23 June 2009
Talks between Bank of China (Hong Kong) (2388) and the Securities and Futures Commission have stalled over how much Lehman minibond investors should be compensated despite nearly two months of discussions.
BOCHK will not accede to the regulator's demands that it pay back 100 percent of the purchase value of the toxic investments and is suggesting a maximum offer of 70 percent, sources said.
Peter Chan Kwong-yue, chairman of the Allied Victims of Lehman Products, said he is disappointed by the development and demanded BOCHK take responsibility.
``They did not even show they felt sorry for the situation and it is not acceptable to just pay back 60 percent,'' he said.
Investors aged 65 or older would get up to 70 percent of their capital back. Everyone else would be offered 60 percent. Both offers are on the condition that BOCHK does not accept liability for misselling of the toxic products.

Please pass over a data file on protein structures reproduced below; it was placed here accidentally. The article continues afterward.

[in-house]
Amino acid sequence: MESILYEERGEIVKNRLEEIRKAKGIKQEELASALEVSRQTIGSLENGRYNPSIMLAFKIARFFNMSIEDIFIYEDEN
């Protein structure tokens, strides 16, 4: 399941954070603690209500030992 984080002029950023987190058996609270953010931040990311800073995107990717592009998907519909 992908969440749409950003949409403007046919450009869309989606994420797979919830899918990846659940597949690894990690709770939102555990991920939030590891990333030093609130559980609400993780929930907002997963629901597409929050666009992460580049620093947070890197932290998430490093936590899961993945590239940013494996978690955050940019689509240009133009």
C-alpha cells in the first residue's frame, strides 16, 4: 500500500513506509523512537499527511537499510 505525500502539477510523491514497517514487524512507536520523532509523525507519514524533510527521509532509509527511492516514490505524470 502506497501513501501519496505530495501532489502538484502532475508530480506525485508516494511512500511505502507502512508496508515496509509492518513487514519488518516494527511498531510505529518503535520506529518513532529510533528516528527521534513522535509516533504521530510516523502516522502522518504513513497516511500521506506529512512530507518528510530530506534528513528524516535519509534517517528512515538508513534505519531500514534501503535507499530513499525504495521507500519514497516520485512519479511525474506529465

The government has no intention of intervening, The Standard has learned.
A government spokeswoman said: ``We hope the matter can be resolved as quickly as possible.''
BOCHK, the city's largest distributor of Lehman minibonds products in Hong Kong, has submitted a proposal to the SFC and is awaiting its response, sources said.
BOCHK's proposal was based on the government's buyout plan submitted last year with an ``additional premium,'' a source said.
The administration last November suggested banks refund 55 percent of the principal on all minibond products but this proposal was scrapped for legal reasons.
The SFC has insisted on pursuing the same 100 percent rebate for investors that it has already negotiated with Sun Hung Kai Investment and KGI Securities.
BOCHK led minibond sales in Hong Kong with 40 percent of the market. Dah Sing Financial was the second-biggest seller of the structured products, according to research.
BOCHK's settlement will set a precedent for other banks' negotiations with the SFC.
Its 60 percent proposal will cost it HK$2.52 billion, according to Citigroup Global Markets, while paying back 100 percent would cost HK$4.2 billion.
It has so far set aside HK$769 million in provisions.
Dah Sing Financial sold about HK$1.1 billion in Lehman minibonds. So far it has put aside HK$300 million in provisions, according to Citi.
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